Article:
Flinders University-led study builds case for using natural materials in sustainable concrete

October 24, 2022 |

In Australia, an international research group is building a case for more sustainable concrete by replacing synthetic reinforcement materials with natural fibres and materials from difference waste streams.  

The latest Flinders University-led study, with experts from the US and Turkey, demonstrates how geopolymers reinforced with renewable natural fibres and made with industrial by-products and waste-based sands from lead smelting or glass-making can match the strength, durability and drying shrinkage qualities of those containing natural sand, which in turn consumes more raw resources and generates extra emissions in its processing. 

Researchers say the promising findings have significant potential for the use of natural fibres in the development of structural-grade construction materials, in which binder and aggregate are replaced by industrial by-products and waste-based materials. 

Test results showed that geopolymers using waste glass sand exhibit superior strength and lower water absorption than those containing natural river sand – while lead smelter slag (LSS)-based geopolymers have  lower drying shrinkage compared to geopolymers prepared with natural river sand.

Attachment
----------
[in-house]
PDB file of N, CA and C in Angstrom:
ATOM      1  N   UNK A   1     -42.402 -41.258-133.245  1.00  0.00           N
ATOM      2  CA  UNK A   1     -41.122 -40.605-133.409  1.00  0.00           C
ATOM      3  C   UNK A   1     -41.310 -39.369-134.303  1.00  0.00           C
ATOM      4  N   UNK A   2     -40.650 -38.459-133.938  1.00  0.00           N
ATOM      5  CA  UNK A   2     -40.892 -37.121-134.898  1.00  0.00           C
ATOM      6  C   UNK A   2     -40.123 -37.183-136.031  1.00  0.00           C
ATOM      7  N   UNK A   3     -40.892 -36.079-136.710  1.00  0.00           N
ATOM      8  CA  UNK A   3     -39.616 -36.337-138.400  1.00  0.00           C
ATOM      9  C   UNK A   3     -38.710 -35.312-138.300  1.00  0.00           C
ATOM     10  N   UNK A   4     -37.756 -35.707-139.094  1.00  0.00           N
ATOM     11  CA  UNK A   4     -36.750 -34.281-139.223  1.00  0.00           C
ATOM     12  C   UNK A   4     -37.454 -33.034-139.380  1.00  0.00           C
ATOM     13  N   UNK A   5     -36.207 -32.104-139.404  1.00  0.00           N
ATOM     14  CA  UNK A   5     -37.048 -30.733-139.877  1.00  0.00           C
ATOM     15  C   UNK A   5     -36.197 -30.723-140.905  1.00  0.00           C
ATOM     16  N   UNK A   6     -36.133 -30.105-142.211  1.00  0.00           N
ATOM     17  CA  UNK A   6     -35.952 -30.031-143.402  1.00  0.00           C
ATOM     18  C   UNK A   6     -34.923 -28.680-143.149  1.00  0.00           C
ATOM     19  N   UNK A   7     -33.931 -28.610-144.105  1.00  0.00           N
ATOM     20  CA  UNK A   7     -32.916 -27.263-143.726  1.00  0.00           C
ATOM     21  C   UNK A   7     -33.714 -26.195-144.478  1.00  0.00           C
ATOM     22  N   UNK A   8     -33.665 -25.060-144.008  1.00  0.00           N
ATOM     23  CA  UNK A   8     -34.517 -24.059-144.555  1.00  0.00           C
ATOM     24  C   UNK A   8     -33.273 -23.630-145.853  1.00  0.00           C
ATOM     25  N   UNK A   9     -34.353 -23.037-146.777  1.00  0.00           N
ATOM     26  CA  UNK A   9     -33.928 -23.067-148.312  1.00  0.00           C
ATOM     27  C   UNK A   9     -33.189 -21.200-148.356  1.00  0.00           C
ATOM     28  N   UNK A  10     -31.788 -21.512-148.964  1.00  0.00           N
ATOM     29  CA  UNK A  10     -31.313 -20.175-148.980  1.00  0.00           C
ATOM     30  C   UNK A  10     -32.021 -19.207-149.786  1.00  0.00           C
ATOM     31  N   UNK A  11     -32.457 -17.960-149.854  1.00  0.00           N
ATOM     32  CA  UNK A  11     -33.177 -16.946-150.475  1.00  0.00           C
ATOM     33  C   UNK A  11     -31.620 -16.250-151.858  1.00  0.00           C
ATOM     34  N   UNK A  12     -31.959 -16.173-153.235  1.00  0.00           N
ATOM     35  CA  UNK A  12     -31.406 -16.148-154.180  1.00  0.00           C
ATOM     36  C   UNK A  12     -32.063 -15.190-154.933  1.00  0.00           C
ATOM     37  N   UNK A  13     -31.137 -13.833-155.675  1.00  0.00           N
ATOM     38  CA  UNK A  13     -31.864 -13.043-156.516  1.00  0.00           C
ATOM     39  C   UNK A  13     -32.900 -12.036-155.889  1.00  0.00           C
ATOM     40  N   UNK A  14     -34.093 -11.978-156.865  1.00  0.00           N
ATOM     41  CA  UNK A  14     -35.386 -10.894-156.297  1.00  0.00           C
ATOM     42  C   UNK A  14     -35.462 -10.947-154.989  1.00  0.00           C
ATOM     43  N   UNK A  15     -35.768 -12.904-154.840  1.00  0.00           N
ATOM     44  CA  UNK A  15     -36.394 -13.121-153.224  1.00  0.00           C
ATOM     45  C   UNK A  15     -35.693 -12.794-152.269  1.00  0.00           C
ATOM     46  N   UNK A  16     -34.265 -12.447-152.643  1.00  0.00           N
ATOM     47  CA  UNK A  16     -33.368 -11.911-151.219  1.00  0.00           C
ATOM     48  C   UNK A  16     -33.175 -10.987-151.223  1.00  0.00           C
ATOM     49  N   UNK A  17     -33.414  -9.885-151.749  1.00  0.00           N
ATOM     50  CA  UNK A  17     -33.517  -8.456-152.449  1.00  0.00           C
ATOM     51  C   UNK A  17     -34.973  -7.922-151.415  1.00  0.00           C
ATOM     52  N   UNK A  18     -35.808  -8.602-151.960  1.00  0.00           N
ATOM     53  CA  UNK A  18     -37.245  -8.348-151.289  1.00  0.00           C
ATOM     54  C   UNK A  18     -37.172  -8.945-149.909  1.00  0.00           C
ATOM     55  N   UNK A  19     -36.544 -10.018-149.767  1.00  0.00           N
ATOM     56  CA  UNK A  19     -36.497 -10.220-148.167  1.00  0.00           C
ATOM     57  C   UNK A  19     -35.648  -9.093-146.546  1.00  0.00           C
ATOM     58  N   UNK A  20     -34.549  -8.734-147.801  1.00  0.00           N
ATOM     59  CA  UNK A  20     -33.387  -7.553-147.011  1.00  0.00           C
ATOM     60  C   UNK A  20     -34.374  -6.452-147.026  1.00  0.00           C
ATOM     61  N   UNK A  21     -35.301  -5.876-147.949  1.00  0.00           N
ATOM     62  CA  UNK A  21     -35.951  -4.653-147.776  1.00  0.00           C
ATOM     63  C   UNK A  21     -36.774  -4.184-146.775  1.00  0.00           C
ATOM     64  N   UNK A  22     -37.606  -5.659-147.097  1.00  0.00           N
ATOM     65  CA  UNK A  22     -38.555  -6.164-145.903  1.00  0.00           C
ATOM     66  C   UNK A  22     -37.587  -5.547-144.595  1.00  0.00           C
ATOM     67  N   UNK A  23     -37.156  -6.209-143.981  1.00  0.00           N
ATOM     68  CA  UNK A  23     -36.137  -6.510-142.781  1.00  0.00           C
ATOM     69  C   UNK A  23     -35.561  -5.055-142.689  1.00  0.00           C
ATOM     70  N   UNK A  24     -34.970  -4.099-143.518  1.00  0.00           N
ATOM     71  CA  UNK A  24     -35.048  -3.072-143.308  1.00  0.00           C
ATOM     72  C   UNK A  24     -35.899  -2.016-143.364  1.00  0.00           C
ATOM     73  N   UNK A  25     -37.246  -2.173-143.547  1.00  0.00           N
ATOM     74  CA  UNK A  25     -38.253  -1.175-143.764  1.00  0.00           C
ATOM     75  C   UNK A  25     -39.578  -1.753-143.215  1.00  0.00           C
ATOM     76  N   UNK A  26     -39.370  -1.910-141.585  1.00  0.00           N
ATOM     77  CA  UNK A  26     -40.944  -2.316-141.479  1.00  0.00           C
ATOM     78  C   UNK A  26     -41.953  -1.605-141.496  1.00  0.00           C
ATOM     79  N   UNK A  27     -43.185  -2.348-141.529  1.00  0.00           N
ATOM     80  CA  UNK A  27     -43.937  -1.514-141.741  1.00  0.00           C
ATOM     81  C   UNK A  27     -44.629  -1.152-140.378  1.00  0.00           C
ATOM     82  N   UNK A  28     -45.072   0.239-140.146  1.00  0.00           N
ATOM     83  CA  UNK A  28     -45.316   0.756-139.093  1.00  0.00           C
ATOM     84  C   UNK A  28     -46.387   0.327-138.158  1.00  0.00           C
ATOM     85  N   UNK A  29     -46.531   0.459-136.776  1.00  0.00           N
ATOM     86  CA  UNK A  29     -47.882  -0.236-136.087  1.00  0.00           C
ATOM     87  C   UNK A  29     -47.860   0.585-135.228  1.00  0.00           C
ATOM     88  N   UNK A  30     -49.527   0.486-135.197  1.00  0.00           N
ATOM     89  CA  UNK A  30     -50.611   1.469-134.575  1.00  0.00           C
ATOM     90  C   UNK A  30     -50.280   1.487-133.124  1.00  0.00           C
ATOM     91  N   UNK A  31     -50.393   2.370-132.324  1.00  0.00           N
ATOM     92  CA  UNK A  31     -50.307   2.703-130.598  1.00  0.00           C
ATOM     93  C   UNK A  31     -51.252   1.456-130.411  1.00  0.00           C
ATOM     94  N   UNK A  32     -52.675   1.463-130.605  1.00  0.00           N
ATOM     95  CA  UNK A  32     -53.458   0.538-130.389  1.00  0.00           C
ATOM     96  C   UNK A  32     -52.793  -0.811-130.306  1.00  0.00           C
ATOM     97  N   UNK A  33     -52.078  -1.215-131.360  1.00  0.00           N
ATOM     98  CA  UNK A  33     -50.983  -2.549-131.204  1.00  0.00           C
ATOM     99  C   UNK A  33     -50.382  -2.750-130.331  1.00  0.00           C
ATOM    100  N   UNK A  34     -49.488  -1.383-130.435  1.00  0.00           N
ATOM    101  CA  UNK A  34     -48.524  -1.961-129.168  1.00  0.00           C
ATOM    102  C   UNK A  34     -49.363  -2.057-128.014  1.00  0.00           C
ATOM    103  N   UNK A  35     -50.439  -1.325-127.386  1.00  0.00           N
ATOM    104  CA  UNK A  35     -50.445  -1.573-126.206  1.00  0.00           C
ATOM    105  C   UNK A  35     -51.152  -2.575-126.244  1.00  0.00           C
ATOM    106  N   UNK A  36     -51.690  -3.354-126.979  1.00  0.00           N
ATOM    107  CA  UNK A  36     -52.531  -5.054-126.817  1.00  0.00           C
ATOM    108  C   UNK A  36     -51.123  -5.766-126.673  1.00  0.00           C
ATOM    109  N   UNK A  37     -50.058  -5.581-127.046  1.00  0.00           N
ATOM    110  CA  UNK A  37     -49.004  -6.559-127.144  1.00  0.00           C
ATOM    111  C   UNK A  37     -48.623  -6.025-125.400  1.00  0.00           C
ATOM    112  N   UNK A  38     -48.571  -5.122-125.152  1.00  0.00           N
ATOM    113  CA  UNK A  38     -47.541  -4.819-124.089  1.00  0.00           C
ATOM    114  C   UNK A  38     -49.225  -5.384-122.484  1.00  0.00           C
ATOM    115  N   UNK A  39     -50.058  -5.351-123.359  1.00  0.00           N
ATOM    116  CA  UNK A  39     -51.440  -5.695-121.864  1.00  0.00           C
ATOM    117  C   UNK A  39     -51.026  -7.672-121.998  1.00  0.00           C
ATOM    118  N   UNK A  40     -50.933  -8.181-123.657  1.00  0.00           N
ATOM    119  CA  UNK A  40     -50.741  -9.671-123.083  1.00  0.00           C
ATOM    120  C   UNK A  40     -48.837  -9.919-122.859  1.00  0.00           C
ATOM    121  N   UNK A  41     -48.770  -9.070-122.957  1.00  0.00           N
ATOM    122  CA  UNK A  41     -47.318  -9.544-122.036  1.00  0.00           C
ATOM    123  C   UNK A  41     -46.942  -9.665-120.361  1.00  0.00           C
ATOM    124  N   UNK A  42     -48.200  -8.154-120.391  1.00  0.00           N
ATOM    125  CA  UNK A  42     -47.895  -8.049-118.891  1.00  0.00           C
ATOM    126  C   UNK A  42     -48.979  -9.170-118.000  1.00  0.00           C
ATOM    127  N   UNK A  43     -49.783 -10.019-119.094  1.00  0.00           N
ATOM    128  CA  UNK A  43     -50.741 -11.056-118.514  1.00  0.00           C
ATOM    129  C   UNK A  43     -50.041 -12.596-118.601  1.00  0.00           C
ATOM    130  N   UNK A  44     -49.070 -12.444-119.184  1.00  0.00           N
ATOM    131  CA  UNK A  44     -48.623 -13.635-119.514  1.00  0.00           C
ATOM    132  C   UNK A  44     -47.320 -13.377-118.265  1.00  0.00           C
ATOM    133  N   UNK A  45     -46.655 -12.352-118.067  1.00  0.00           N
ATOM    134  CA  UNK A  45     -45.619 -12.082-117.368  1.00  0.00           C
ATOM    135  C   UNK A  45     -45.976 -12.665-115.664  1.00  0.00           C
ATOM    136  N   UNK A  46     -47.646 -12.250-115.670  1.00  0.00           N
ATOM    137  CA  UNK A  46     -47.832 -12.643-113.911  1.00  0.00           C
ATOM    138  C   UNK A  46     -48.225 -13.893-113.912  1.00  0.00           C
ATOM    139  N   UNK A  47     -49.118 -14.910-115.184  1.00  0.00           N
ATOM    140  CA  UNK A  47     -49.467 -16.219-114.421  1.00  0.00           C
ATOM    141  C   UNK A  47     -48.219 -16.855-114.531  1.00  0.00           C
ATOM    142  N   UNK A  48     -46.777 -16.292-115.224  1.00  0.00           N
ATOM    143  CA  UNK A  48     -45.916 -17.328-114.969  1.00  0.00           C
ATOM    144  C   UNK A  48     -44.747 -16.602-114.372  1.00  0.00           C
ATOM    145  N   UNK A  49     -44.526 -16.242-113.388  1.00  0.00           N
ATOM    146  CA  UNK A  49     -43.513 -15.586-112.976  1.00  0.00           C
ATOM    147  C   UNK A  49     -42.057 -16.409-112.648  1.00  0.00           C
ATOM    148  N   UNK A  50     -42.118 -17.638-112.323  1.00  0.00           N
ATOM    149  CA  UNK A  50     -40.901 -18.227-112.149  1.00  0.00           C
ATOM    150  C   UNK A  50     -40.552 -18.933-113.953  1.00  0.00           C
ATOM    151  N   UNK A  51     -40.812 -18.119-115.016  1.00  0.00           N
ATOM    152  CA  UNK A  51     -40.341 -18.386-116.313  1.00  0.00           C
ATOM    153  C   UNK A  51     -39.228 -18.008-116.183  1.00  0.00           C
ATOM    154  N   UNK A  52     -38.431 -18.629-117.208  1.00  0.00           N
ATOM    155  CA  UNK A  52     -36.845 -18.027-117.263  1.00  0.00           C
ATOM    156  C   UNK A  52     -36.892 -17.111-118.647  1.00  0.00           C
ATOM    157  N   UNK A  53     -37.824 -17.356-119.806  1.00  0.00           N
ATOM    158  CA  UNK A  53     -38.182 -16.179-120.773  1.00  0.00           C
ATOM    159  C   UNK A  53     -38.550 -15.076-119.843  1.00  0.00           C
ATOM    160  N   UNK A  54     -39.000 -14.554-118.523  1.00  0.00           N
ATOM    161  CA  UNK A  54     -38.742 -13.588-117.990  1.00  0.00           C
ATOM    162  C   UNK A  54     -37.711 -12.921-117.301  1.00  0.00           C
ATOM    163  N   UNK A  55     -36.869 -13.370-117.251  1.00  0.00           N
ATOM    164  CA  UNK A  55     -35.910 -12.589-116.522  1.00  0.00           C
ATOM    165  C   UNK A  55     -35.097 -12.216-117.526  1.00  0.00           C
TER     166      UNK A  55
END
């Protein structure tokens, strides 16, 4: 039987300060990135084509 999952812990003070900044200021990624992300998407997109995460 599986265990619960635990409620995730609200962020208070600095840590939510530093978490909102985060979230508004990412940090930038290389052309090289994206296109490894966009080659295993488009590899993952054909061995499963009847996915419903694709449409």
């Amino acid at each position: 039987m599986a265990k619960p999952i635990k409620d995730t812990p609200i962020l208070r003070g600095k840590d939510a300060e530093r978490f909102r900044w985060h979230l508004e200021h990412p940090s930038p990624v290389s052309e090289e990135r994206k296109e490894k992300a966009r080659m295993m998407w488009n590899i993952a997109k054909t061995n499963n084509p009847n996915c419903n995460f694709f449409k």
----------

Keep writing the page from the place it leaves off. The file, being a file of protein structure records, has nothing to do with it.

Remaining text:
As well, natural fibres such as ramie, sisal, hemp, coir, jute and bamboo were incorporated in testing experiments. 

The geopolymers containing 1% ramie, hemp and bamboo fibre – and 2% ramie fibre  – exhibit higher compressive and tensile strength and a lower drying shrinkage than unreinforced geopolymers, while those containing 1% ramie fibre have the highest strength and lowest drying shrinkage.  

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Category: Research

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